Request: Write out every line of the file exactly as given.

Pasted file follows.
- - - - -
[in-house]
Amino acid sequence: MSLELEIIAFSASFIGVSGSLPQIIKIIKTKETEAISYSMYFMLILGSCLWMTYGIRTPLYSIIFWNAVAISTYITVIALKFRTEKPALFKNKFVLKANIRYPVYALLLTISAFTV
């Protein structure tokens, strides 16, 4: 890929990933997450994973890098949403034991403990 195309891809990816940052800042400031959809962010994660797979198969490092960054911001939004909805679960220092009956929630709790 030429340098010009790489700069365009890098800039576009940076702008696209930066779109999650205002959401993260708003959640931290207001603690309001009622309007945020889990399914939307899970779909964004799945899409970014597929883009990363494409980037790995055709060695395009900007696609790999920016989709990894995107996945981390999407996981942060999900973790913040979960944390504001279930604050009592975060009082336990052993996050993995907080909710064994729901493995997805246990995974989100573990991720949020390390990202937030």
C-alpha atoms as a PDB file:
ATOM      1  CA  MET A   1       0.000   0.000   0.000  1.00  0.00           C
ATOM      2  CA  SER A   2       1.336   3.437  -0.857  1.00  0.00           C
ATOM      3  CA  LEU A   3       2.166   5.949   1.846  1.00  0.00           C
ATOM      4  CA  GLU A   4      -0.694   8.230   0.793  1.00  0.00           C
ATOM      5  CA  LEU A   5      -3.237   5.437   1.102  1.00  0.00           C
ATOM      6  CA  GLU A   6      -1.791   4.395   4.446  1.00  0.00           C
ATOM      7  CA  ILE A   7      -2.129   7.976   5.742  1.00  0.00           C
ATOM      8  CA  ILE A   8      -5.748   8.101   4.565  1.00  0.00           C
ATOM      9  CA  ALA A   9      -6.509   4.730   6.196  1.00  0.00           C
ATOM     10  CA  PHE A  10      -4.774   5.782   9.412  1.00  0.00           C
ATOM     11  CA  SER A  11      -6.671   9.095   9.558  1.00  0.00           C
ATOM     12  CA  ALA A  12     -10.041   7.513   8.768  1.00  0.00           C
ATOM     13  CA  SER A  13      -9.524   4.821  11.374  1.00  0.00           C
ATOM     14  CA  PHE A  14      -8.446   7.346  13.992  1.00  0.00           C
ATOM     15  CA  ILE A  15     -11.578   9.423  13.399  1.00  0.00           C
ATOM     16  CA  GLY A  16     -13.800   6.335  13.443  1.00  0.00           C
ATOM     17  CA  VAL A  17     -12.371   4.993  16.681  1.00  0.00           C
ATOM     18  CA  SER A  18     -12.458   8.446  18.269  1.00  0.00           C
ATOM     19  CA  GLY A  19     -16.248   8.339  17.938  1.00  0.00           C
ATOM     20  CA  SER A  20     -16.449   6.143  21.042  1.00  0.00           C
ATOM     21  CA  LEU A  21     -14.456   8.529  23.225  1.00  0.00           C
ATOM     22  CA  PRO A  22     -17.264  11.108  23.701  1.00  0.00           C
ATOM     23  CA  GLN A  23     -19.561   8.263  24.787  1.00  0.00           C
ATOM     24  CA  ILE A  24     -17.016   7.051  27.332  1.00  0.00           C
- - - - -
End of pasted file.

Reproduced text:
[in-house]
Amino acid sequence: MSLELEIIAFSASFIGVSGSLPQIIKIIKTKETEAISYSMYFMLILGSCLWMTYGIRTPLYSIIFWNAVAISTYITVIALKFRTEKPALFKNKFVLKANIRYPVYALLLTISAFTV
């Protein structure tokens, strides 16, 4: 890929990933997450994973890098949403034991403990 195309891809990816940052800042400031959809962010994660797979198969490092960054911001939004909805679960220092009956929630709790 030429340098010009790489700069365009890098800039576009940076702008696209930066779109999650205002959401993260708003959640931290207001603690309001009622309007945020889990399914939307899970779909964004799945899409970014597929883009990363494409980037790995055709060695395009900007696609790999920016989709990894995107996945981390999407996981942060999900973790913040979960944390504001279930604050009592975060009082336990052993996050993995907080909710064994729901493995997805246990995974989100573990991720949020390390990202937030």
C-alpha atoms as a PDB file:
ATOM      1  CA  MET A   1       0.000   0.000   0.000  1.00  0.00           C
ATOM      2  CA  SER A   2       1.336   3.437  -0.857  1.00  0.00           C
ATOM      3  CA  LEU A   3       2.166   5.949   1.846  1.00  0.00           C
ATOM      4  CA  GLU A   4      -0.694   8.230   0.793  1.00  0.00           C
ATOM      5  CA  LEU A   5      -3.237   5.437   1.102  1.00  0.00           C
ATOM      6  CA  GLU A   6      -1.791   4.395   4.446  1.00  0.00           C
ATOM      7  CA  ILE A   7      -2.129   7.976   5.742  1.00  0.00           C
ATOM      8  CA  ILE A   8      -5.748   8.101   4.565  1.00  0.00           C
ATOM      9  CA  ALA A   9      -6.509   4.730   6.196  1.00  0.00           C
ATOM     10  CA  PHE A  10      -4.774   5.782   9.412  1.00  0.00           C
ATOM     11  CA  SER A  11      -6.671   9.095   9.558  1.00  0.00           C
ATOM     12  CA  ALA A  12     -10.041   7.513   8.768  1.00  0.00           C
ATOM     13  CA  SER A  13      -9.524   4.821  11.374  1.00  0.00           C
ATOM     14  CA  PHE A  14      -8.446   7.346  13.992  1.00  0.00           C
ATOM     15  CA  ILE A  15     -11.578   9.423  13.399  1.00  0.00           C
ATOM     16  CA  GLY A  16     -13.800   6.335  13.443  1.00  0.00           C
ATOM     17  CA  VAL A  17     -12.371   4.993  16.681  1.00  0.00           C
ATOM     18  CA  SER A  18     -12.458   8.446  18.269  1.00  0.00           C
ATOM     19  CA  GLY A  19     -16.248   8.339  17.938  1.00  0.00           C
ATOM     20  CA  SER A  20     -16.449   6.143  21.042  1.00  0.00           C
ATOM     21  CA  LEU A  21     -14.456   8.529  23.225  1.00  0.00           C
ATOM     22  CA  PRO A  22     -17.264  11.108  23.701  1.00  0.00           C
ATOM     23  CA  GLN A  23     -19.561   8.263  24.787  1.00  0.00           C
ATOM     24  CA  ILE A  24     -17.016   7.051  27.332  1.00  0.00           C